Online extra: Across the Digital Nation -- State and local market poised for a rebound in 2004

Rishi Sood

The state and local government market has endured significant problems over the last 18 months. Most notably, severe budget deficits led to across-the-board spending cuts and postponing major technology initiatives.

In many respects, the states have pursued new technology projects that have focused on the four major maxims of governing in a shortfall: cost containment, cost avoidance, revenue generation and revenue discovery. Despite these constraints, state and local agencies still spent more than $42 billion dollars on technology goods and services in 2003.

In 2004, the picture appears to be brightening. Half-way into the fiscal year, many public-sector organizations have tightened the budget belt to accommodate the revenue pinch. As the economy appears to be picking up, these organizations are better positioned to accelerate technology spending to meet enterprise objectives. In fact, spending will outpace 2003 levels and likely accelerate during the second half of the year.

One of the most interesting new market opportunities is the business value of technology implementation. After tumultuous budget years, governors and senior executives are interested in results-driven technology implementation and enterprise management tools.

These enterprise initiatives are tied increasingly to tangible business results, and even may be funded through more innovative partnerships with the vendor community. In many respects, technology development in this area is a natural extension of the four maxims of government that took root in 2003.

Another key market opportunity will be modernizing health, human services and labor agencies. With continued federal funding and new matching grants, many state and local organizations have started initiatives on unemployment insurance, workers compensation, child support enforcement and Medicaid. Upgrading these programs extends into new case management systems, increased eligibility determination and fraud detection tools, and extensions of business process outsourcing contracts.

2004 also is one of the first major infusions of homeland security money to the state and local government market. With the election this year, federal, state and local authorities are keen to have major projects implemented to establish a case for greater public security.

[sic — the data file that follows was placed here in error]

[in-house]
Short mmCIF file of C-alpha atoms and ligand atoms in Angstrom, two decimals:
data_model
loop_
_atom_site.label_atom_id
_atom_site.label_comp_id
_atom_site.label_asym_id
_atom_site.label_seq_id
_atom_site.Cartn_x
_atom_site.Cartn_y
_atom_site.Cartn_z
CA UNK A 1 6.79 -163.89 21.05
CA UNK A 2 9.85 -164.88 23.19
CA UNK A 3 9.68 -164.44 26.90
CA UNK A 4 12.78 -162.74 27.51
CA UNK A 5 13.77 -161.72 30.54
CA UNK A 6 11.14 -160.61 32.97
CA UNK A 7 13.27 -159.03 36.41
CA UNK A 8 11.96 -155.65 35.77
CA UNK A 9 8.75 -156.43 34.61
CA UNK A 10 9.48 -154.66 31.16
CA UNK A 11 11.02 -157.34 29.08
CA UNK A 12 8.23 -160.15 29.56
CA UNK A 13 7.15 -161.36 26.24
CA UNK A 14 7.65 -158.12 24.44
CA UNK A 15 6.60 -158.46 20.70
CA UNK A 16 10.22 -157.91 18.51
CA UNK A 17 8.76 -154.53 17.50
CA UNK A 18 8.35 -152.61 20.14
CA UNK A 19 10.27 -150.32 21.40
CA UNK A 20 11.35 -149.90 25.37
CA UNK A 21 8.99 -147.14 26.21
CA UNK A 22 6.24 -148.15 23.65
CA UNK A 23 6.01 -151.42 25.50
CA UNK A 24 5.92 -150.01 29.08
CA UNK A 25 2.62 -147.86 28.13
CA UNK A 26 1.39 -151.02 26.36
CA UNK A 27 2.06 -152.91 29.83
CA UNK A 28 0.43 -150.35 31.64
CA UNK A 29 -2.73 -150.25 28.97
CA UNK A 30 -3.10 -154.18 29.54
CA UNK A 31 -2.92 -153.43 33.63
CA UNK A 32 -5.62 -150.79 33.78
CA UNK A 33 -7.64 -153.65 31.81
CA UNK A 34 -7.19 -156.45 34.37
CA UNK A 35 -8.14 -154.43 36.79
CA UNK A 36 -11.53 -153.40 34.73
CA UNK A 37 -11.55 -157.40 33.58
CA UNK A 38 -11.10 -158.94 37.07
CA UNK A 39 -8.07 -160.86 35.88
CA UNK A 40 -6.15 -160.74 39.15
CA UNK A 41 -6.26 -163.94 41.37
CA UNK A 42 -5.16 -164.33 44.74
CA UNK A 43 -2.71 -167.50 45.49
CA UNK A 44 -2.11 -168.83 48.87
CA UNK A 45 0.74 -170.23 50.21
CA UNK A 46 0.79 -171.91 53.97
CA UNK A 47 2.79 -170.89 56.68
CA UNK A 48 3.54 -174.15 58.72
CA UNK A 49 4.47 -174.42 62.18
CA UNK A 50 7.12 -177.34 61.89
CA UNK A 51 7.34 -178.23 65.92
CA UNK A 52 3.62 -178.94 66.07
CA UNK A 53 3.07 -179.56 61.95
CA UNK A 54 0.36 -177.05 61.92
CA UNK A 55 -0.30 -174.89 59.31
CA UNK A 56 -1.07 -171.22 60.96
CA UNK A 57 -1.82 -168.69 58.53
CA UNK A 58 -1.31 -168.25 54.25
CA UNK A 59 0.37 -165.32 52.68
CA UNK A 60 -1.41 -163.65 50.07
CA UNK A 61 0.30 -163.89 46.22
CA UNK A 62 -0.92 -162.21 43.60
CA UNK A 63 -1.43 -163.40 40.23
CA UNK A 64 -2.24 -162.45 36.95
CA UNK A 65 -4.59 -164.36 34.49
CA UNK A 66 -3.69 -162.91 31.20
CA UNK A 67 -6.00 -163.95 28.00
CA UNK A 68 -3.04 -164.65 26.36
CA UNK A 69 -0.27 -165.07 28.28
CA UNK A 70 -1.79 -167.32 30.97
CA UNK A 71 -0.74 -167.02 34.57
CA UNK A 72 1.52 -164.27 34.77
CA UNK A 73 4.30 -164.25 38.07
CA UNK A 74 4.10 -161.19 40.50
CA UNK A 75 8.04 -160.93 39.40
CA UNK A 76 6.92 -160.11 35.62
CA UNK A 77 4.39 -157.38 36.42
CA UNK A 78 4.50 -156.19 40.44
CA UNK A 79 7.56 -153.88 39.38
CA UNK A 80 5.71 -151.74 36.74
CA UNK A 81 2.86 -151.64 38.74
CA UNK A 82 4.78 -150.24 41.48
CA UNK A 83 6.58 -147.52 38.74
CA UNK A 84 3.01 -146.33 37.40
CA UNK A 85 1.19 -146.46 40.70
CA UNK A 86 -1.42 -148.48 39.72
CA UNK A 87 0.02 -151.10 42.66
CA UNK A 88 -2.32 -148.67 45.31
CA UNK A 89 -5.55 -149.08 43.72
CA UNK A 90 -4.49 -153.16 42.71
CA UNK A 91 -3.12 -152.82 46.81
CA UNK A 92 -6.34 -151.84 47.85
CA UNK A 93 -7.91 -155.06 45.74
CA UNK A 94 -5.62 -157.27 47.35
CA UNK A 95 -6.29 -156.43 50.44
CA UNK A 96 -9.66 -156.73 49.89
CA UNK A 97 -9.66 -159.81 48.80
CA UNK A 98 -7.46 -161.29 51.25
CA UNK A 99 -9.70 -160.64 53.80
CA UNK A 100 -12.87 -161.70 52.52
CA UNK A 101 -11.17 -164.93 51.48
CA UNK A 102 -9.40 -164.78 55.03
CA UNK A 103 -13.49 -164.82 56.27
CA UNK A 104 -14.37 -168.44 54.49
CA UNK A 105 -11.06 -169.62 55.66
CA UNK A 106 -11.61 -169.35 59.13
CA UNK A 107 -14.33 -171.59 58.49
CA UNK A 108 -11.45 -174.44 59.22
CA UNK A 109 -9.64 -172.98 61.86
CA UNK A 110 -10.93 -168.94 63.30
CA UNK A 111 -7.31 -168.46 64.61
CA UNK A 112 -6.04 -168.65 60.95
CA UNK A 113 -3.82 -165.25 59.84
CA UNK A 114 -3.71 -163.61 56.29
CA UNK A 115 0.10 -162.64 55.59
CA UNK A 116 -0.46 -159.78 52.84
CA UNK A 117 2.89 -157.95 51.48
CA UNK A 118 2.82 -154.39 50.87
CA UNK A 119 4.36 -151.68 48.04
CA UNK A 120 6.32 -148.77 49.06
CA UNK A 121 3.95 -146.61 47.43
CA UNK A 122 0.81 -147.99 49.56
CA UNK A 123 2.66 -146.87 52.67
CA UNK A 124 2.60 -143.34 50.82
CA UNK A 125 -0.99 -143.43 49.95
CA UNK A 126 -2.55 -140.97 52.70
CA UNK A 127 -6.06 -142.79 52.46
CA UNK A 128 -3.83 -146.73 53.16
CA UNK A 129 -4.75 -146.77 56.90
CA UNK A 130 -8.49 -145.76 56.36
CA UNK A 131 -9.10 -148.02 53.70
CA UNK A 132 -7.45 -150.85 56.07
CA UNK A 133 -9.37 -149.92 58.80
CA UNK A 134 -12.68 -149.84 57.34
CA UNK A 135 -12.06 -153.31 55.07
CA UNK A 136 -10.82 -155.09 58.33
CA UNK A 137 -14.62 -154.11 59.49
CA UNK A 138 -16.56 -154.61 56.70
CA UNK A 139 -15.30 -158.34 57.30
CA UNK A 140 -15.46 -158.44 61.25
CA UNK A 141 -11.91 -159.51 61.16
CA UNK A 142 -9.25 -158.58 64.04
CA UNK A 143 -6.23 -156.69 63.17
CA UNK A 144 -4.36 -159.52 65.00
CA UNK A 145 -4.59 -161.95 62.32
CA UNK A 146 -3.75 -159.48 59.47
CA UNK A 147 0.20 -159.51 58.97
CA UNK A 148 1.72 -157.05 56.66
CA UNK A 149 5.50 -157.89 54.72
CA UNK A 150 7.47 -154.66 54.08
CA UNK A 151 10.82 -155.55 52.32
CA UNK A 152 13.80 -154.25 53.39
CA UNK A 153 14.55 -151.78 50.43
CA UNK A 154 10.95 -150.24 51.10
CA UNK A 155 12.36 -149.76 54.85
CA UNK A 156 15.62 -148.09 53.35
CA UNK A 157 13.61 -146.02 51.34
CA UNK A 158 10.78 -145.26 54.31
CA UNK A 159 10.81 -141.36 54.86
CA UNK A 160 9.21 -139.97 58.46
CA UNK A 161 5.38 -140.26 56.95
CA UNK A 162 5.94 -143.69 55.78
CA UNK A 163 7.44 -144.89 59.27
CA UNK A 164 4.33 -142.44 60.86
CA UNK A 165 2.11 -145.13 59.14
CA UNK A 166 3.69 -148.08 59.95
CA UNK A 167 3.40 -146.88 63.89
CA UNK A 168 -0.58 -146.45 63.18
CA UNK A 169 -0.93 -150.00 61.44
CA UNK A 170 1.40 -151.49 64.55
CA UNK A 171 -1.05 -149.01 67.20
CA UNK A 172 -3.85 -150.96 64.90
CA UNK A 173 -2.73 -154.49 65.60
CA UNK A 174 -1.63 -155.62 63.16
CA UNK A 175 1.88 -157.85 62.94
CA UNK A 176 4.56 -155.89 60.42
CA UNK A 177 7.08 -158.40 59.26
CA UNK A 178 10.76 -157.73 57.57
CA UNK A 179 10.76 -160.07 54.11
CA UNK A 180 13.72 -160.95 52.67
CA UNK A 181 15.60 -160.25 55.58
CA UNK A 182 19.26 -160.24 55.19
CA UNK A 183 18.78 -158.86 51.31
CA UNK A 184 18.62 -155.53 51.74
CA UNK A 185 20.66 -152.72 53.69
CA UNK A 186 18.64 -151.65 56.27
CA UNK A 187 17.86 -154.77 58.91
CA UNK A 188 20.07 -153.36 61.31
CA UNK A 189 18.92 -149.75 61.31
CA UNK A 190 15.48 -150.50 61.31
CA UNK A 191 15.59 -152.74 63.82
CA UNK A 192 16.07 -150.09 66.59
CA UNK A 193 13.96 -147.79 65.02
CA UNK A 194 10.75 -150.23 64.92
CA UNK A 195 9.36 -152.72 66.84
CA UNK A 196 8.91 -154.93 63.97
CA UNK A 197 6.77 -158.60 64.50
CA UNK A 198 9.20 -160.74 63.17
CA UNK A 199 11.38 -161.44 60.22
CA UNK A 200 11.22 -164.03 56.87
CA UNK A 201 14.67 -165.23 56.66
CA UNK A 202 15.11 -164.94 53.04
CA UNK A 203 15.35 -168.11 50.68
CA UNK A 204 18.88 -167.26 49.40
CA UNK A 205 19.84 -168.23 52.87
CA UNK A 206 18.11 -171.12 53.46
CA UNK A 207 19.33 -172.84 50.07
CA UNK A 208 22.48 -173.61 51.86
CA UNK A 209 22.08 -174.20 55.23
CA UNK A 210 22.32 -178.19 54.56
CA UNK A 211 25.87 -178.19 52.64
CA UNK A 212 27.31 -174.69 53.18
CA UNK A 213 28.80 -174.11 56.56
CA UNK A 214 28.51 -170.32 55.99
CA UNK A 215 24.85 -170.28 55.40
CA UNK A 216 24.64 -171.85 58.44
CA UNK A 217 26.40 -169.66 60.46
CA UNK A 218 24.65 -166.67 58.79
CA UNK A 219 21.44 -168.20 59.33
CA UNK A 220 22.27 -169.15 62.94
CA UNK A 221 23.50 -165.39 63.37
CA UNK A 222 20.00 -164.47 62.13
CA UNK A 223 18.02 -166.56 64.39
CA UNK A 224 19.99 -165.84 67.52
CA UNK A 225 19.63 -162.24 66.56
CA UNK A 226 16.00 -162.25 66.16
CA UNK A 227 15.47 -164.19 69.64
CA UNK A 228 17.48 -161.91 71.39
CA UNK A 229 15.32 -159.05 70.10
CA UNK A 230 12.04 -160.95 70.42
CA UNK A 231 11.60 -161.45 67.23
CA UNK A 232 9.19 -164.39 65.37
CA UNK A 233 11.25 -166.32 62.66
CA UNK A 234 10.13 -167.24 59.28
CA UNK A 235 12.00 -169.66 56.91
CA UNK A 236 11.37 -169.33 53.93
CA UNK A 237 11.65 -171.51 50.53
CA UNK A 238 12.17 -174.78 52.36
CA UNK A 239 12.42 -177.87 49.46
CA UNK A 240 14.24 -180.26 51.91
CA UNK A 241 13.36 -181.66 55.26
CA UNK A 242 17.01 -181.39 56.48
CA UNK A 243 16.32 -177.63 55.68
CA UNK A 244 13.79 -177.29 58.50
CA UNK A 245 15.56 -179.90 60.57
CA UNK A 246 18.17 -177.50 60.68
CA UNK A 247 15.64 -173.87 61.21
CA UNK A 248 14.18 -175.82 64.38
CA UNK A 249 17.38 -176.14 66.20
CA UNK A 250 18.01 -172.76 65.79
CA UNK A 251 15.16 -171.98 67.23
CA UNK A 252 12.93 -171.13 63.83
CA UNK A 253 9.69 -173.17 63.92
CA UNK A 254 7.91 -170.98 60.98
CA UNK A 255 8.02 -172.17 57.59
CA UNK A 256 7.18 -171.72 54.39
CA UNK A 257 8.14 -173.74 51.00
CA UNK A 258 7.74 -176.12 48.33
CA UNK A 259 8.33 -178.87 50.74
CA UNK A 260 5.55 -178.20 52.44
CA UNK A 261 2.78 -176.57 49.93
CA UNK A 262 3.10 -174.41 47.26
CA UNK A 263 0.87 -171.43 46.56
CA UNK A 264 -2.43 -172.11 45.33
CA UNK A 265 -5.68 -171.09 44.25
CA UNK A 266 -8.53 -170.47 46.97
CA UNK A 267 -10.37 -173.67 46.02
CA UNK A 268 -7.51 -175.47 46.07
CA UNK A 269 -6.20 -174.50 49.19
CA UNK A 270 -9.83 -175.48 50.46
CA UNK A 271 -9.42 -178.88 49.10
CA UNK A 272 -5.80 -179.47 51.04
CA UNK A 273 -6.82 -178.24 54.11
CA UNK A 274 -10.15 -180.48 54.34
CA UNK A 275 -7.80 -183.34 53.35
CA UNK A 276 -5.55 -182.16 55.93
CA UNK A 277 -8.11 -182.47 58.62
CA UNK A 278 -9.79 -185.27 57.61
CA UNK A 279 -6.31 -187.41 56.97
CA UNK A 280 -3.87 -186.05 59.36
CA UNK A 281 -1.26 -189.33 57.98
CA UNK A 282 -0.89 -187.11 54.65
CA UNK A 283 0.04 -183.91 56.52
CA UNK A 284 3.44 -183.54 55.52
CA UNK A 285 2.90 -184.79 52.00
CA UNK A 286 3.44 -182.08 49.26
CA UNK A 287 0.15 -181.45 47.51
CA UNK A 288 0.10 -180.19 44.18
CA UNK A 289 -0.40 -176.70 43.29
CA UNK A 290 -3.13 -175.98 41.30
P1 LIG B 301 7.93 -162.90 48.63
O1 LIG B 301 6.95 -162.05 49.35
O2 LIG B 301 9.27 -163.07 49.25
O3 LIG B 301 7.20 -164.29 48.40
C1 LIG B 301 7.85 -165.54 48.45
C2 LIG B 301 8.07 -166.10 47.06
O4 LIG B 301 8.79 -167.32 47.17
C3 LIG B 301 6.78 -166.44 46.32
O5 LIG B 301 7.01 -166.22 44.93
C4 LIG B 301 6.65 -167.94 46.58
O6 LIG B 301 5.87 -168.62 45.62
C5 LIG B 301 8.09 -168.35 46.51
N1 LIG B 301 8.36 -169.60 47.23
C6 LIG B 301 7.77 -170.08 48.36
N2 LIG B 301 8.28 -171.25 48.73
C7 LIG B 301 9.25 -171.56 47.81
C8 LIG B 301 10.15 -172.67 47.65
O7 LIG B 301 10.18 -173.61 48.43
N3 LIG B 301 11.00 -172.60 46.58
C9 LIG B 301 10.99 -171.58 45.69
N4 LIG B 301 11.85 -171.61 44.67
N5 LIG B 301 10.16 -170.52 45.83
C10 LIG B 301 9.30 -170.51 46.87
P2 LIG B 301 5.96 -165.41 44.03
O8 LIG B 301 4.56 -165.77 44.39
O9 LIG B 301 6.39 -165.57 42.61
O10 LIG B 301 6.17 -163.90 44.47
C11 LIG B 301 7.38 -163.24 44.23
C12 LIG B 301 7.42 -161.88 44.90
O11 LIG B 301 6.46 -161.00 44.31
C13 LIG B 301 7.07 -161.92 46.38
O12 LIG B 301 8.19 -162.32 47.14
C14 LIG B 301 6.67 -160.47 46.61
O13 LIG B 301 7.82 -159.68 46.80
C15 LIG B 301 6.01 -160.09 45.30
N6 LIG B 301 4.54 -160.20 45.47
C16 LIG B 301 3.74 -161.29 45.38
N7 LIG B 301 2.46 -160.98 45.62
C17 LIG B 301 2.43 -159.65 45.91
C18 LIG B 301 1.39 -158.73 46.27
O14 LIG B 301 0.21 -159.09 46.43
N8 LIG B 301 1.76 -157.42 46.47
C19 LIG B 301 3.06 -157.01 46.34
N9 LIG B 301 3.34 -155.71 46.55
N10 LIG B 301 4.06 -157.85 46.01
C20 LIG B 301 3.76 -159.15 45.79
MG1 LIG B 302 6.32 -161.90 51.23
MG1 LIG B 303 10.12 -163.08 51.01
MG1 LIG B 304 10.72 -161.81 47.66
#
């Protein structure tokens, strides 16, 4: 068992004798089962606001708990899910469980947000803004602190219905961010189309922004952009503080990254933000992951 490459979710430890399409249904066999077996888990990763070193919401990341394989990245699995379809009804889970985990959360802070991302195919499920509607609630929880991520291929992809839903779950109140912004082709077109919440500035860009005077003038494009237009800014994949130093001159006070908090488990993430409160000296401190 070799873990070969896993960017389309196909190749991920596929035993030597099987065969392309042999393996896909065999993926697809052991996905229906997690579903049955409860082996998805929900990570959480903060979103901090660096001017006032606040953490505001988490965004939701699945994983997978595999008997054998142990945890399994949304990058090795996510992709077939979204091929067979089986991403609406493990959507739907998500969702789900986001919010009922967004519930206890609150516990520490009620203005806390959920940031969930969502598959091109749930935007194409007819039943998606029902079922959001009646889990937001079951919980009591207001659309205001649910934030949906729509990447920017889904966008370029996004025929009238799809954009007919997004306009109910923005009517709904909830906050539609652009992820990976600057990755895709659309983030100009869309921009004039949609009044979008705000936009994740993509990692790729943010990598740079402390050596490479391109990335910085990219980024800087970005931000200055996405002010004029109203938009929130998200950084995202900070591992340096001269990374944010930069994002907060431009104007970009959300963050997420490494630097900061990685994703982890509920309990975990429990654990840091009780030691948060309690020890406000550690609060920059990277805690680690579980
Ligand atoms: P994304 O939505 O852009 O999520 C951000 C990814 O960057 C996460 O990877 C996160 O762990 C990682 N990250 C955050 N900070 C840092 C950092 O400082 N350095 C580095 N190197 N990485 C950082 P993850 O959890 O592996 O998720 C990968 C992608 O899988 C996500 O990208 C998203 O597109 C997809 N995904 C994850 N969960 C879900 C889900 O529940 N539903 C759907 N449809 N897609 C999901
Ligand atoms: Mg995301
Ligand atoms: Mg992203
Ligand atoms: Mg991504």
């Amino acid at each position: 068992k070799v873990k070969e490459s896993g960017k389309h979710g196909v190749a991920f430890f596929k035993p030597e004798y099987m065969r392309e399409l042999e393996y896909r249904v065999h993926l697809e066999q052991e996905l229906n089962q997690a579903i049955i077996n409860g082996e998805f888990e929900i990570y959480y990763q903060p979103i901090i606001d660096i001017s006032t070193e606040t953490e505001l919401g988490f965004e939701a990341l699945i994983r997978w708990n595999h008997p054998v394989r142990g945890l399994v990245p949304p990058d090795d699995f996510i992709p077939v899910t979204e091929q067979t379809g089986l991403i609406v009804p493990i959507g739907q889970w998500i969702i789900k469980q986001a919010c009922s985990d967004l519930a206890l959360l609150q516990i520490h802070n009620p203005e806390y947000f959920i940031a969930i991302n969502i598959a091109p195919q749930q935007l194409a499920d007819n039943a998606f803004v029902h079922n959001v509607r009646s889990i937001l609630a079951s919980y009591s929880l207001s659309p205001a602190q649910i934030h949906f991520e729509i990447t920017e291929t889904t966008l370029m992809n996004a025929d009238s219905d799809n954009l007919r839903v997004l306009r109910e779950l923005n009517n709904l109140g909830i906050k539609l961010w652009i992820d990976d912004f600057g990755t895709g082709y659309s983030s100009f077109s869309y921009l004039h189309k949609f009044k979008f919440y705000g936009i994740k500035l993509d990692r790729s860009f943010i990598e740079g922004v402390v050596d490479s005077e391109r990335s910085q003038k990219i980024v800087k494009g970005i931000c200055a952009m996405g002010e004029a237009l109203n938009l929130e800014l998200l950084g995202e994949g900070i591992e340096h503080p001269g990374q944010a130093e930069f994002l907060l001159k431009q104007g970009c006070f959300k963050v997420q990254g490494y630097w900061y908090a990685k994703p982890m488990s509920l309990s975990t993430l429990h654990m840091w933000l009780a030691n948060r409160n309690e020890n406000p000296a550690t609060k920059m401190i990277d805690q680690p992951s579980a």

Another continuing market opportunity in this pace is increased federal funding of cybersecurity projects along with expansion of multijurisdictional communications systems. State and local governments likely will pursue greater remote monitoring programs and establish technology initiatives at the ports.

There seems to be a light at the end of the tunnel in 2004. This may be a transition period for state and local governments. In many respects, 2004 may be the start of an important switch from raiding rainy-day funds to being fiscally solvent. As the economy continues to pick up, state and local decision-makers will likely have additional resources for fiscal year end and have greater flexibility in 2005 budgets.

Consequently, vendors that have downsized state and local business initiatives over the last 18 months must begin to take notice: The market appears to be poised for a rebound. As savvy vendors know, the opportunities awarded in late 2004 and 2005 are won in the pre-sales activity that takes place today. Therefore, vendors must get back in tune with key decision-makers and agency contacts. Vendors that continue to short shrift the state and local marketplace will be at a significant disadvantage.

Rishi Sood is a principal analyst with Gartner Dataquest in Mountain View, Calif. His e-mail address is

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